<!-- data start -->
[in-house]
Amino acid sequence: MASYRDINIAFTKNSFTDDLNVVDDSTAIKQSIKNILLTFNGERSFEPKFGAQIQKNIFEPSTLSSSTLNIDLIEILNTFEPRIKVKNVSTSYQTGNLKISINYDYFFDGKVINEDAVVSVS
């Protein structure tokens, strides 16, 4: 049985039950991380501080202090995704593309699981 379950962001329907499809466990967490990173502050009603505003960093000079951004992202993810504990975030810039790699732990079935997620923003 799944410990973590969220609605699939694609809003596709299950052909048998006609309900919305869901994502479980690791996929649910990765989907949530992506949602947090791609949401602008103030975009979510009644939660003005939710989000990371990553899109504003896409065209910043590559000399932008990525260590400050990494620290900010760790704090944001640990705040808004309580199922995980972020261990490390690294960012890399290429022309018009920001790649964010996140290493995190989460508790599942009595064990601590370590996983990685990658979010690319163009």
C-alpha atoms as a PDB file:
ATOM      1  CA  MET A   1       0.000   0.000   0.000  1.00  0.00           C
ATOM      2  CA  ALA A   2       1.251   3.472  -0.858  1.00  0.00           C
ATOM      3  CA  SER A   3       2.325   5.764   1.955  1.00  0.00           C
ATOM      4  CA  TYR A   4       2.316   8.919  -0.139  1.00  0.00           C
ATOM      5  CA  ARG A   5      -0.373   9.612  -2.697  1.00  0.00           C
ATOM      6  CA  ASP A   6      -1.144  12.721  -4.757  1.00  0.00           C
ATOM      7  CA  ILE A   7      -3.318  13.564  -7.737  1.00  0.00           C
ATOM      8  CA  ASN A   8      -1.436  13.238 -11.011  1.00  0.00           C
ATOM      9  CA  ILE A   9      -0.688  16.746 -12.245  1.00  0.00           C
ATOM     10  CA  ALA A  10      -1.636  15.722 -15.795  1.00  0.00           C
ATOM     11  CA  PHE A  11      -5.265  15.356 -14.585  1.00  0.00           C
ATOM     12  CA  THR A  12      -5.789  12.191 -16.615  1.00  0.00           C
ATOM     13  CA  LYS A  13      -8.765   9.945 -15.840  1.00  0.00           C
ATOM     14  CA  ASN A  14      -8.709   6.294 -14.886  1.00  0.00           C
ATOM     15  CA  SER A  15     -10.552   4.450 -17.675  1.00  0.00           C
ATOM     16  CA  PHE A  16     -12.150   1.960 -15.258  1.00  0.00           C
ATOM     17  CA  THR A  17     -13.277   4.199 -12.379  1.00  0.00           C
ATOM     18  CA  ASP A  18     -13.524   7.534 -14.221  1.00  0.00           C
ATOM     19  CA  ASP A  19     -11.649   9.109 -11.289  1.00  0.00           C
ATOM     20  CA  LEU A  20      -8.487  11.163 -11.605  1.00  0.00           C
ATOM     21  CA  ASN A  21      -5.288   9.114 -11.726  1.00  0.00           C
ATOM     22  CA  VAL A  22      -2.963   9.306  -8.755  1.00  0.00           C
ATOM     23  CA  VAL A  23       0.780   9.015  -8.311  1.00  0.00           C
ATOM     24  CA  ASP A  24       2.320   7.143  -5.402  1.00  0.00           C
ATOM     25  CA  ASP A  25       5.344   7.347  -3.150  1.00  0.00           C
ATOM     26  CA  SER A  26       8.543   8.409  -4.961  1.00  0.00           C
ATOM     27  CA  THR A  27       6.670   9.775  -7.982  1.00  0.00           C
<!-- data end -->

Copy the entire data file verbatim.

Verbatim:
[in-house]
Amino acid sequence: MASYRDINIAFTKNSFTDDLNVVDDSTAIKQSIKNILLTFNGERSFEPKFGAQIQKNIFEPSTLSSSTLNIDLIEILNTFEPRIKVKNVSTSYQTGNLKISINYDYFFDGKVINEDAVVSVS
């Protein structure tokens, strides 16, 4: 049985039950991380501080202090995704593309699981 379950962001329907499809466990967490990173502050009603505003960093000079951004992202993810504990975030810039790699732990079935997620923003 799944410990973590969220609605699939694609809003596709299950052909048998006609309900919305869901994502479980690791996929649910990765989907949530992506949602947090791609949401602008103030975009979510009644939660003005939710989000990371990553899109504003896409065209910043590559000399932008990525260590400050990494620290900010760790704090944001640990705040808004309580199922995980972020261990490390690294960012890399290429022309018009920001790649964010996140290493995190989460508790599942009595064990601590370590996983990685990658979010690319163009």
C-alpha atoms as a PDB file:
ATOM      1  CA  MET A   1       0.000   0.000   0.000  1.00  0.00           C
ATOM      2  CA  ALA A   2       1.251   3.472  -0.858  1.00  0.00           C
ATOM      3  CA  SER A   3       2.325   5.764   1.955  1.00  0.00           C
ATOM      4  CA  TYR A   4       2.316   8.919  -0.139  1.00  0.00           C
ATOM      5  CA  ARG A   5      -0.373   9.612  -2.697  1.00  0.00           C
ATOM      6  CA  ASP A   6      -1.144  12.721  -4.757  1.00  0.00           C
ATOM      7  CA  ILE A   7      -3.318  13.564  -7.737  1.00  0.00           C
ATOM      8  CA  ASN A   8      -1.436  13.238 -11.011  1.00  0.00           C
ATOM      9  CA  ILE A   9      -0.688  16.746 -12.245  1.00  0.00           C
ATOM     10  CA  ALA A  10      -1.636  15.722 -15.795  1.00  0.00           C
ATOM     11  CA  PHE A  11      -5.265  15.356 -14.585  1.00  0.00           C
ATOM     12  CA  THR A  12      -5.789  12.191 -16.615  1.00  0.00           C
ATOM     13  CA  LYS A  13      -8.765   9.945 -15.840  1.00  0.00           C
ATOM     14  CA  ASN A  14      -8.709   6.294 -14.886  1.00  0.00           C
ATOM     15  CA  SER A  15     -10.552   4.450 -17.675  1.00  0.00           C
ATOM     16  CA  PHE A  16     -12.150   1.960 -15.258  1.00  0.00           C
ATOM     17  CA  THR A  17     -13.277   4.199 -12.379  1.00  0.00           C
ATOM     18  CA  ASP A  18     -13.524   7.534 -14.221  1.00  0.00           C
ATOM     19  CA  ASP A  19     -11.649   9.109 -11.289  1.00  0.00           C
ATOM     20  CA  LEU A  20      -8.487  11.163 -11.605  1.00  0.00           C
ATOM     21  CA  ASN A  21      -5.288   9.114 -11.726  1.00  0.00           C
ATOM     22  CA  VAL A  22      -2.963   9.306  -8.755  1.00  0.00           C
ATOM     23  CA  VAL A  23       0.780   9.015  -8.311  1.00  0.00           C
ATOM     24  CA  ASP A  24       2.320   7.143  -5.402  1.00  0.00           C
ATOM     25  CA  ASP A  25       5.344   7.347  -3.150  1.00  0.00           C
ATOM     26  CA  SER A  26       8.543   8.409  -4.961  1.00  0.00           C
ATOM     27  CA  THR A  27       6.670   9.775  -7.982  1.00  0.00           C